The tiny town of Hailey, Idaho had been gearing up all week for the eventual return of a man long hailed as an American hero caught in the nation’s twelve-year “War on Terror”. When it was announced on May 31st that 28 year-old U.S. Sergeant Bowe Bergdahl, who remained the sole American prisoner-of-war held hostage in either Afghanistan or Iraq, was finally returning home the reaction in Hailey and in most of America was ecstatic. Fast forward less than 24 hours later and the mood had not only soured, but completely reversed course, with conservative Americans and even some liberals decrying the price paid for his safety as not being worth it. The political dialogue surrounding Bowe Bergdahl’s release has become so intensely vitriolic that, after receiving threatening calls from people all over the country, the town of Hailey has decided to call off the “Welcome Home” celebration. What’s so astounding about this is that not a single new piece of evidence or information has come to light since the announcement of his release that was not already available for the public to read going at least as far back as June of 2012. Yet this hasn’t stopped the American public from suddenly deciding it would be justifiable to have left a prisoner-of-war in enemy hands, even if his health was quickly deteriorating. Now, Sgt. Bergdahl’s parents are learning the hard way how very little it takes for the American public to turn viciously against them in the blink of an eye, spewing an amount of hate and vitriol once thought unimaginable. All the while their son is hospitalized in Germany, recuperating in order for him to return home and be greeted by an America which continues to allow itself, even at this late date, to be easily whipped into frenzy by the mere allusion to September 11, 2001. Politicians, for their part, eagerly await the opportunity each election-cycle when they can utilize this fear for their own electoral advantage.
One of the supposed reasons people are so angry about Sgt. Bergdahl’s release, after he was held hostage for five years in Taliban custody, is because they feel too much was given away in exchange for his safe return: namely five Afghan prisoners-of-war who’d been illegally detained by the United States Military at its well-known house of torture, GITMO, at Guantanamo Bay, Cuba. (*) That these particular detainees, all of whom were detained since at least 2002, would regardless have to be released eventually anyway was by no means a secret. As the war in Afghanistan is said to be winding down (at least military occupation-wise), there is no way for the United States to legally justify in terms of international law why it should continue holding prisoners-of-war captured on the battlefield of a war it claims to no longer be fighting. The five inmates in question were not affiliated with al-Qaeda. They were members of the Taliban, which held control of the government in Afghanistan from 1996-2001. (Though I suspect most Americans don’t realize there’s a difference). By most estimates, anywhere from 55-85% of the nearly a million men who, at some time or another, were interned at Guantanamo Bay were basically guilty only of “being at the wrong place at the wrong time” (the “wrong place” apparently being Afghanistan). In fact, the majority of them were turned in to U.S.-aligned Afghan forces by bounty-hunters who saw the widely-distributed flyers promising “You can receive millions of dollars for helping the anti-Taliban force catch al-Qaeda and Taliban murderers.” Given the history of blatant CIA-lies, one wonders how is it that their “Intelligence” is still accepted at face-value? The very fact that “confessions” were most often obtained through means of torture is grounds enough for their dismissal. When an inmate is being tortured, an interrogator is often demanding a specific question be answered in the affirmative. Otherwise, there is no end in sight to the inmate’s suffering, making it all the more likely the torturer will get the answer they want.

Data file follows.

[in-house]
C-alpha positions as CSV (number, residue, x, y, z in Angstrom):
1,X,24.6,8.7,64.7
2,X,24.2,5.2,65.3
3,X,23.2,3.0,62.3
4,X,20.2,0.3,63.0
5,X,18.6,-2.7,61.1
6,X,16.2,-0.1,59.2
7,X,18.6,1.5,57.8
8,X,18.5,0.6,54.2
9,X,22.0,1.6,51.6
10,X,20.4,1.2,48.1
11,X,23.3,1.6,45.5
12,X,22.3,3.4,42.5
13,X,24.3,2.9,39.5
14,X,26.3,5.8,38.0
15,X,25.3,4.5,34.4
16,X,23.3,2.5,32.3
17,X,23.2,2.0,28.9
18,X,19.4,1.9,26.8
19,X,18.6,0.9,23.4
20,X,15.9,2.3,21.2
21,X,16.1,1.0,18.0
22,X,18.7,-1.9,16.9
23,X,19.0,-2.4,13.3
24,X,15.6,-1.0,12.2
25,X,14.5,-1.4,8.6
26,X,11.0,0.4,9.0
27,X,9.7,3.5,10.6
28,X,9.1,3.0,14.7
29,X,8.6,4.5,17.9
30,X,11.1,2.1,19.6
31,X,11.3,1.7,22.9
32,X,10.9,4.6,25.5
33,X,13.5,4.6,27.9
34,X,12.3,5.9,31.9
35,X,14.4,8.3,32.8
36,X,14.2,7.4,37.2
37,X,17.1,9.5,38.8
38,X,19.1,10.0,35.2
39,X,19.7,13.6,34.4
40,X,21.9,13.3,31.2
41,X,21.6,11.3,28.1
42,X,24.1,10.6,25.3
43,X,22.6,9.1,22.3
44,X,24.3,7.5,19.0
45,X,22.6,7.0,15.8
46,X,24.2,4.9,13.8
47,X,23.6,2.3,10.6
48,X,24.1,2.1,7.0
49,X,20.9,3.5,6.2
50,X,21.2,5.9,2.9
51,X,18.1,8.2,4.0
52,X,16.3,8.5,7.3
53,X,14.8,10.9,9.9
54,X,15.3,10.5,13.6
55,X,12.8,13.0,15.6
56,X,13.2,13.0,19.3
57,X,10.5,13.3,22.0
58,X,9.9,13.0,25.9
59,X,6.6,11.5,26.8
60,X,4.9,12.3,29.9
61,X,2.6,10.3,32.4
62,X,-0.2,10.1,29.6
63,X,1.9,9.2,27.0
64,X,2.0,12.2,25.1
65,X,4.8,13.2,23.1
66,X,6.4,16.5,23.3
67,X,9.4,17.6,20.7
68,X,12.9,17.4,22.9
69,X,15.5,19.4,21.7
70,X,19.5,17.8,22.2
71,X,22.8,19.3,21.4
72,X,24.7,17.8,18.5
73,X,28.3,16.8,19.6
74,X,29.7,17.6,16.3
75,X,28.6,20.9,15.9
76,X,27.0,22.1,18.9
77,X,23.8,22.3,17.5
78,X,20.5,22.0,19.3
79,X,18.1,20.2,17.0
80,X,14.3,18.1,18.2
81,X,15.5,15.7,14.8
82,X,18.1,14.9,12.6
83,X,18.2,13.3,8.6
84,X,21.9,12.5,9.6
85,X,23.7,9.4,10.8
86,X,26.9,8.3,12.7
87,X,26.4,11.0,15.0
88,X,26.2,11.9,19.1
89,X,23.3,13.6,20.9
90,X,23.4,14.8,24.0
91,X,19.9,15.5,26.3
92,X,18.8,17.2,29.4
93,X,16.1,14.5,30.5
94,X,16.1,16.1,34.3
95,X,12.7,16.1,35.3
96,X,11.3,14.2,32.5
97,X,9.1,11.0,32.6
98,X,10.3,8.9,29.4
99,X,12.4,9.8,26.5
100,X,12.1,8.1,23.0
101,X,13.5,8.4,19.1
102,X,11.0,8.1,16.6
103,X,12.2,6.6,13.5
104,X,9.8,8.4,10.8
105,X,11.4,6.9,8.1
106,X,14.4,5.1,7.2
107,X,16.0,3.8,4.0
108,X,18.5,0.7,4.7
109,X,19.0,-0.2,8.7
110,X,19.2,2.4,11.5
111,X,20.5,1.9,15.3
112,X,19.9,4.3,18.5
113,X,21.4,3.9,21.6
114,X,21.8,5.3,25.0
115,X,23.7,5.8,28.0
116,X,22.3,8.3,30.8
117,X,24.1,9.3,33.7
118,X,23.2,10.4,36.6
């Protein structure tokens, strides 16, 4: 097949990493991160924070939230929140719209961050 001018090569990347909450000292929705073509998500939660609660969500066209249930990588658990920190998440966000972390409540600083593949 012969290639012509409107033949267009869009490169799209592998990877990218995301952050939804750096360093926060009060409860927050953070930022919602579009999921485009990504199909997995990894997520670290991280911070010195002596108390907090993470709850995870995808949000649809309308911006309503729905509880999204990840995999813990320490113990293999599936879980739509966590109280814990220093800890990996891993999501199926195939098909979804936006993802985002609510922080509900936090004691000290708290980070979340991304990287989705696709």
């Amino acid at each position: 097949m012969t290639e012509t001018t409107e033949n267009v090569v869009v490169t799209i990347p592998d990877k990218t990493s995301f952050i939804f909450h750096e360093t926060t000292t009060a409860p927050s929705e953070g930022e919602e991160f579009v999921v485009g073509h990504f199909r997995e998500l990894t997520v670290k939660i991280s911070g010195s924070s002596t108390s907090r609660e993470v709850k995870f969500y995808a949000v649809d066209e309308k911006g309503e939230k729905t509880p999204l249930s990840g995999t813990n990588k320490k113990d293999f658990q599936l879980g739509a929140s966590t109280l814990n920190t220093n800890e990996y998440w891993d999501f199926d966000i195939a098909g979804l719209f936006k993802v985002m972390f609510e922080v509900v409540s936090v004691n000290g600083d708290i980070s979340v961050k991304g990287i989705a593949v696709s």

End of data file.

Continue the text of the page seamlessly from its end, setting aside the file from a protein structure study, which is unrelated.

The five prisoners-of-war who were released to the nation of Qatar in exchange for Sgt. Bergdahl have each been ranked “mid-to high risk” regarding the potential “threat” they pose the U.S. The former detainees in question are, in no particular order: Mullah Norullah Noori (former “governor of Balkh province”), Mullah Mohammad Fazi (former Taliban “chief of army staff”), Khair Ulla Said Khairkhwa, Abdul Haq Wasiq, and Mohammad Nabi Omari. The latter two, it should be noted, maintained during their entire captivity that they were initially arrested while trying to assist the United States in tracking down members of the Taliban. Regardless of whatever the truth of the matter might be, a deal that involved trading Taliban prisoners-of-war for the secure release of the American P.O.W. was in the works as early as 2011, and the Rolling Stone reported rather extensively on it in its June, 2012 issue. Even then, however, there were signs that Republicans would oppose any such prisoner transfer agreement with the hope that they might be able to capitalize on it and turn it into an issue before the 2012 presidential election. At a closed-door meeting in January of 2012 that included top aides from the Obama Administration, both Houses of Congress, and the Military Command, Senator John McCain of Arizona lambasted the administration for even considering the release of any of the Gitmo detainees. “They’re the five biggest murderers in world history,” exclaimed McCain, only to have his melodramatic performance checked by long-time Senate colleague John Kerry of Massachusetts. “John, the five biggest murderers in the world?” asked the Massachusetts Senator in utter disbelief. “They killed Americans!” McCain quickly shot back. And, as if to taunt Sen. Kerry, he asked, “I suppose Senator Kerry is OK with that?” It didn’t stop there either. The U.S. Special Envoy to Afghanistan and Pakistan, Marc Grossman, was reportedly issued a dire warning from top-ranking Republicans on the Hill that they would see to it that any such exchange of P.O.W.s would be made into “Obama’s Willie Horton moment.” In other words, the GOP would spend the entire 2012 campaign peddling the notion that Barack Obama “negotiated with terrorists”, much the same way they successfully tarnished Democratic Nominee Michael Dukakis in the 1988 presidential election when they flooded the networks with advertisements featuring an image of a Black man named William Horton (who the commercials decided to call ‘Willie’ for full racist effect) who’d been convicted of raping a white woman while on a furlough from jail. Despite the furlough policy’s being initiated by the candidate’s predecessor, the ads were so effective in their appeals to white racism that they’re generally credited with sinking Michael Dukakis’s campaign. (**) Republicans would not be able to try and ‘Willie Hortonize’ President Obama this time around, however, because the Taliban themselves put an end to the talks in March, 2012, on the grounds that they did not approve of the U.S.’s insistence that the 5 Gitmo detainees be stationed in Qatar instead of being allowed to return to their homes.